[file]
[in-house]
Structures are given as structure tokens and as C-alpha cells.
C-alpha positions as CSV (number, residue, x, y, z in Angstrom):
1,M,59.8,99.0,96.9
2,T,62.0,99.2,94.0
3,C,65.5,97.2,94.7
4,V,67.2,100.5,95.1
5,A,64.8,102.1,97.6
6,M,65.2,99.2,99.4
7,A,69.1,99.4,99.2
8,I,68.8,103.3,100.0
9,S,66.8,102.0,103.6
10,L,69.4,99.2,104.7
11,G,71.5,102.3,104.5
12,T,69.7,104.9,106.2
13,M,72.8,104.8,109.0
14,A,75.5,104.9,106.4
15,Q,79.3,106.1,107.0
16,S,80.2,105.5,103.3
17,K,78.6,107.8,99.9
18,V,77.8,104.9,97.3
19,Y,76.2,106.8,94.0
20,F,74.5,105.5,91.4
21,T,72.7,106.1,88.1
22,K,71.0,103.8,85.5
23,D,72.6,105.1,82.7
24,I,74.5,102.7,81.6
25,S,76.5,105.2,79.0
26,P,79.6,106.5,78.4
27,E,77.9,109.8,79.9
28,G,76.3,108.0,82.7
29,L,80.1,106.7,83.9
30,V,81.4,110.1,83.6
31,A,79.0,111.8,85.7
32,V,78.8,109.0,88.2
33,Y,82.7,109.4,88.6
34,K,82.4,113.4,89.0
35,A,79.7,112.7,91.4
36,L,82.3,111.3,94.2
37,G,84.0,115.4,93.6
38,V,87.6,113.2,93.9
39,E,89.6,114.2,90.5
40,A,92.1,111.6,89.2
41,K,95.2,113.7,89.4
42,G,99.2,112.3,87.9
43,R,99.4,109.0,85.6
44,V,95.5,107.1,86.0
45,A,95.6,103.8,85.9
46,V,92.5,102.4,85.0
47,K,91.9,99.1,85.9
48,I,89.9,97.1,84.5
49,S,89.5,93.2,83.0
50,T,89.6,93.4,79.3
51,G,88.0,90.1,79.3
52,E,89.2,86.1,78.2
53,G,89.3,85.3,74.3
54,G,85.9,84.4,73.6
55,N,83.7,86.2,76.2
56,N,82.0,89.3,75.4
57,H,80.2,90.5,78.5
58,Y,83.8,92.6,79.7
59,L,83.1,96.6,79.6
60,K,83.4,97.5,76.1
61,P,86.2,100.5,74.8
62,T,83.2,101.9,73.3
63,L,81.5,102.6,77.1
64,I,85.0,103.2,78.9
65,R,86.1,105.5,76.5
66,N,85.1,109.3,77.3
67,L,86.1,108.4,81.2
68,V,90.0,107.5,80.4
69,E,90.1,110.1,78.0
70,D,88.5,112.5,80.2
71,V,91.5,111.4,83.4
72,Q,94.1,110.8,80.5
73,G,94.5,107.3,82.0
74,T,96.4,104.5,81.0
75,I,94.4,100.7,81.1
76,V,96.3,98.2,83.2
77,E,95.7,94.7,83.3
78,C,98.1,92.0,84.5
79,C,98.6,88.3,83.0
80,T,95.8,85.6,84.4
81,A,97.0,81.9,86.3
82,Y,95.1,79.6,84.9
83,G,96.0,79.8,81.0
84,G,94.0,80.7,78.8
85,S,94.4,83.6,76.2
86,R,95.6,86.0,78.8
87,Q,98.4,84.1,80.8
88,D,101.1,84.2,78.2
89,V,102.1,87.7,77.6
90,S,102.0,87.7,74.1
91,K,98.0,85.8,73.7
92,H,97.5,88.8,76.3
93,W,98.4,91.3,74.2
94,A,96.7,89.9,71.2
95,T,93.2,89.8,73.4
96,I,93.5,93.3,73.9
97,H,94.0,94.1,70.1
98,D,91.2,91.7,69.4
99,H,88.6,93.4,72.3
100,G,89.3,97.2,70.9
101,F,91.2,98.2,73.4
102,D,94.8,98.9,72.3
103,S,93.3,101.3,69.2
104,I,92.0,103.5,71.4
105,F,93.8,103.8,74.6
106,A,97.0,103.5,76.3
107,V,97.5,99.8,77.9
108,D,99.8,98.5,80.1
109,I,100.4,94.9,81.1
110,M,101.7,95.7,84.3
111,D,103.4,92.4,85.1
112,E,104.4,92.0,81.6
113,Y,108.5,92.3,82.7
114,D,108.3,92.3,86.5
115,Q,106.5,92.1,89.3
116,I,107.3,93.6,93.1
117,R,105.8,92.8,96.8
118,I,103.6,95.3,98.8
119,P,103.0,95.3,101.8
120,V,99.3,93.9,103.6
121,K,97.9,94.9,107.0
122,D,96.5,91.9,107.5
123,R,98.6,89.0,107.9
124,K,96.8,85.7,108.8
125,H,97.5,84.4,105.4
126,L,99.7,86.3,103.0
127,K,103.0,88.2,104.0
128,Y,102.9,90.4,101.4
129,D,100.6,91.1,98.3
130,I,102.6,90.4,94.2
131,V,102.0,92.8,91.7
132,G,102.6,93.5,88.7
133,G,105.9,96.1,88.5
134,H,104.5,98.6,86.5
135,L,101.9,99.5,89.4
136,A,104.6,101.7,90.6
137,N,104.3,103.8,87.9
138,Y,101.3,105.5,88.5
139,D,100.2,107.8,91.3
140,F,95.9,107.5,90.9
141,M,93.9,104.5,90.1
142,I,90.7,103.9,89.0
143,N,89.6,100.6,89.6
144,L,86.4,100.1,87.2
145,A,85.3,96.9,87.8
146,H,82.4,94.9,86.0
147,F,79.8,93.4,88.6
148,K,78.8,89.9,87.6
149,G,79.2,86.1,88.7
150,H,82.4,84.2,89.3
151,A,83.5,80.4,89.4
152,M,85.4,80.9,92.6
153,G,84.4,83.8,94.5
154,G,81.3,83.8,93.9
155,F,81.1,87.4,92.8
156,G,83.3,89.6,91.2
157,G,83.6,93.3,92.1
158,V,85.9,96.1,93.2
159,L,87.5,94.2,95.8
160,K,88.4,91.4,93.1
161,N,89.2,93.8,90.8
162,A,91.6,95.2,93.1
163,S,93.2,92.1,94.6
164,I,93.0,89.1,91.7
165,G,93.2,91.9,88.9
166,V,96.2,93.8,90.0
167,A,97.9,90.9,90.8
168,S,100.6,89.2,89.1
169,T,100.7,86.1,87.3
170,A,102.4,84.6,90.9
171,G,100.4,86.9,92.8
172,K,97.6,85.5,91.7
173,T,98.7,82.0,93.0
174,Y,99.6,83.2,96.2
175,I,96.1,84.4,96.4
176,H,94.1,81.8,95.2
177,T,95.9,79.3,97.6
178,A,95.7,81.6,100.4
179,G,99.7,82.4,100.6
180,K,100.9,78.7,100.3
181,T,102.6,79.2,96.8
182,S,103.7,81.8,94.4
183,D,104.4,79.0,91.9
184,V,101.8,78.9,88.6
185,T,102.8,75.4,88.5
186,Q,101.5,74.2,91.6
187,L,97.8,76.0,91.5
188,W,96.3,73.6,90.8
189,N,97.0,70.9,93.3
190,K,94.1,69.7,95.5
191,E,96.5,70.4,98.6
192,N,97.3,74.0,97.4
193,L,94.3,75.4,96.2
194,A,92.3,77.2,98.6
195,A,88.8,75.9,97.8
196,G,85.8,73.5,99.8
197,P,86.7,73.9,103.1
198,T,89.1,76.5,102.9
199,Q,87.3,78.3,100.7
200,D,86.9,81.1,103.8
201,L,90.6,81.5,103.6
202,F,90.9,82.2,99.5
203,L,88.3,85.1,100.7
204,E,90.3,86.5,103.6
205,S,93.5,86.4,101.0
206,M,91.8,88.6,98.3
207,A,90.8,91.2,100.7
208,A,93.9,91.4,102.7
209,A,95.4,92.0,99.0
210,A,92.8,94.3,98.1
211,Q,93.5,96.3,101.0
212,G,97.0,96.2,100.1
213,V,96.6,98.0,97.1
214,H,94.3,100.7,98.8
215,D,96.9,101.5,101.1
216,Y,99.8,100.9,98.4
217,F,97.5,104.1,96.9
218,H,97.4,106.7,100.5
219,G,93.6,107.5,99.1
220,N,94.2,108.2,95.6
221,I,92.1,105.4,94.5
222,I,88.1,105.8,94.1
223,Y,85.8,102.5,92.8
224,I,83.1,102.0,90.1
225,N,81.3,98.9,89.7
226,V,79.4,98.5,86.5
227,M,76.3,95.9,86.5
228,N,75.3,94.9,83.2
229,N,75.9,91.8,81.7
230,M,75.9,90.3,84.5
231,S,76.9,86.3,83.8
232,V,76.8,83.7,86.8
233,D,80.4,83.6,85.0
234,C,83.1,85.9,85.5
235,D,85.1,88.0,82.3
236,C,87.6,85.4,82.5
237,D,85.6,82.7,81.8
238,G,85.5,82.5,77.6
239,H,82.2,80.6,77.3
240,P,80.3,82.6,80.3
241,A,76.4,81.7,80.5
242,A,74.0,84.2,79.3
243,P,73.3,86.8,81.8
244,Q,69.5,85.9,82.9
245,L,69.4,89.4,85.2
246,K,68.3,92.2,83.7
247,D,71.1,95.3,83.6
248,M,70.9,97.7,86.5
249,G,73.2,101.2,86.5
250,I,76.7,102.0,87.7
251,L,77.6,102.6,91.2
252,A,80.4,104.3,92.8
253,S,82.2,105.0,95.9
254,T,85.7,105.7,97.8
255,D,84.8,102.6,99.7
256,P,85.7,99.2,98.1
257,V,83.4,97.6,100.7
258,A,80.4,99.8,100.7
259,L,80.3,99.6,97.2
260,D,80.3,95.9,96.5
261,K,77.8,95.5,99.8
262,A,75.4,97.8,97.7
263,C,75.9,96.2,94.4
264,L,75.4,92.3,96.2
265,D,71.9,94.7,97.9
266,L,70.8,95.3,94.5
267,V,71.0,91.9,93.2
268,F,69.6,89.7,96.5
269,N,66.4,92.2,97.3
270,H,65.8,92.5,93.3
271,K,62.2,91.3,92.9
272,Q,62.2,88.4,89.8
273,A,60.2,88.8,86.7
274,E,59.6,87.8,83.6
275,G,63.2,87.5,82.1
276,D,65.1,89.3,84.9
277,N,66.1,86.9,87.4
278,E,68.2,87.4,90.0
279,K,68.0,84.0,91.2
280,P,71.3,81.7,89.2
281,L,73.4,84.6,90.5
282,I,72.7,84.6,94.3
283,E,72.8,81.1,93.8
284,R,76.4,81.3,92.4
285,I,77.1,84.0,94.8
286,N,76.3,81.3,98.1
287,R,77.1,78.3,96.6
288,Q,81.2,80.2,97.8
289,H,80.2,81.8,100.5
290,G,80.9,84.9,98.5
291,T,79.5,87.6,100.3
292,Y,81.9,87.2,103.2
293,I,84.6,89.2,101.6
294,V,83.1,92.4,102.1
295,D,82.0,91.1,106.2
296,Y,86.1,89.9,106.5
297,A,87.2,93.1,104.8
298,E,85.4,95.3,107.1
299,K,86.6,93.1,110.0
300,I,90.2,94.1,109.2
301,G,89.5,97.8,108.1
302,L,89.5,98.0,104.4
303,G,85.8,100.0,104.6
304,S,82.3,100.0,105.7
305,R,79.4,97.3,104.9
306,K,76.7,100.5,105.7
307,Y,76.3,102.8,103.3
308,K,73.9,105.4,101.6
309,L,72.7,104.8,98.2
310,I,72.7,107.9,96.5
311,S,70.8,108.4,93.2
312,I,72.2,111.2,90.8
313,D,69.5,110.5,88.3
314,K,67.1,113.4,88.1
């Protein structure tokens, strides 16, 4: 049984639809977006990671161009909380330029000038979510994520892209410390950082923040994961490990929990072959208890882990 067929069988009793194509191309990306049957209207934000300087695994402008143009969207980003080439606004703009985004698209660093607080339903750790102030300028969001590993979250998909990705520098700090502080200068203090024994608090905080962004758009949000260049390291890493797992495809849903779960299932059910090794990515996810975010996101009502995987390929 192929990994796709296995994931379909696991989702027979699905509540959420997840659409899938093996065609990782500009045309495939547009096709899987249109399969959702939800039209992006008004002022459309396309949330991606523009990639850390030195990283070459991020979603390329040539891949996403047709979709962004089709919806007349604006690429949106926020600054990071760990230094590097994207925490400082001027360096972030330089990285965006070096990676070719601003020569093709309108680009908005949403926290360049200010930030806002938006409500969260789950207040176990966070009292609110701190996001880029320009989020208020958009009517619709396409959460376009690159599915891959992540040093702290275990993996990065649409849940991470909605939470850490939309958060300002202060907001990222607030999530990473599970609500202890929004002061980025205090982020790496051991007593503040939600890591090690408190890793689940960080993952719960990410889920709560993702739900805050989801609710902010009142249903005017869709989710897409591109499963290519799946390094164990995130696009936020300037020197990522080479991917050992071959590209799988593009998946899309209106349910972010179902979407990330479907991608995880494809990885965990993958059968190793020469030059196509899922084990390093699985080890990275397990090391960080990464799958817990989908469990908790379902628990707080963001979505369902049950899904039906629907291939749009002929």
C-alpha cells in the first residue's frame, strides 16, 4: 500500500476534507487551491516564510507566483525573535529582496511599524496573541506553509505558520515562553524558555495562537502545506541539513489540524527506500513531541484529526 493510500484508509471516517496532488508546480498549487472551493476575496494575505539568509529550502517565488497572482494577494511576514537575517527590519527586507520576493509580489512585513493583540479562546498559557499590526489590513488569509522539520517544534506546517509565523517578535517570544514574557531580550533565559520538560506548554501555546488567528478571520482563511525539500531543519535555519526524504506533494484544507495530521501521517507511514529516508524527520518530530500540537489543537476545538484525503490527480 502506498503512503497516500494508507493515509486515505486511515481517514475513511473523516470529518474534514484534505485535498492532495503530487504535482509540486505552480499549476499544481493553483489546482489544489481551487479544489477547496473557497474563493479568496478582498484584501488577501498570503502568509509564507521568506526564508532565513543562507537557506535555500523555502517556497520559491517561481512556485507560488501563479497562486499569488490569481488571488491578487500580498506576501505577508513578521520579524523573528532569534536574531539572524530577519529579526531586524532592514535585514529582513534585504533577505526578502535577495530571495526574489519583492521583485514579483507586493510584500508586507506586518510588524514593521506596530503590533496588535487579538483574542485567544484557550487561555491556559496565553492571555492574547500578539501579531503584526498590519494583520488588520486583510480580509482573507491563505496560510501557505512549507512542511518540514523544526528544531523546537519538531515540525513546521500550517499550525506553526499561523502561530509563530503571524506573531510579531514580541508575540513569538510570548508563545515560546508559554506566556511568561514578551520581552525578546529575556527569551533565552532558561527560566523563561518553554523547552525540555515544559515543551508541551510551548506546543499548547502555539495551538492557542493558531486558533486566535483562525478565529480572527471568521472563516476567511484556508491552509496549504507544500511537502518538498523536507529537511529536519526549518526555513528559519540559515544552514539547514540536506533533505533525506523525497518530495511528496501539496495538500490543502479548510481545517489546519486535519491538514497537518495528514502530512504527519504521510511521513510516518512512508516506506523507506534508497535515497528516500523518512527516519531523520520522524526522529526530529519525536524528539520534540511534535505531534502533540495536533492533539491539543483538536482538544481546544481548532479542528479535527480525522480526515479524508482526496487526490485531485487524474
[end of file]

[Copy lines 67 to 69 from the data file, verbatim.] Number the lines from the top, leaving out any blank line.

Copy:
64,I,85.0,103.2,78.9
65,R,86.1,105.5,76.5
66,N,85.1,109.3,77.3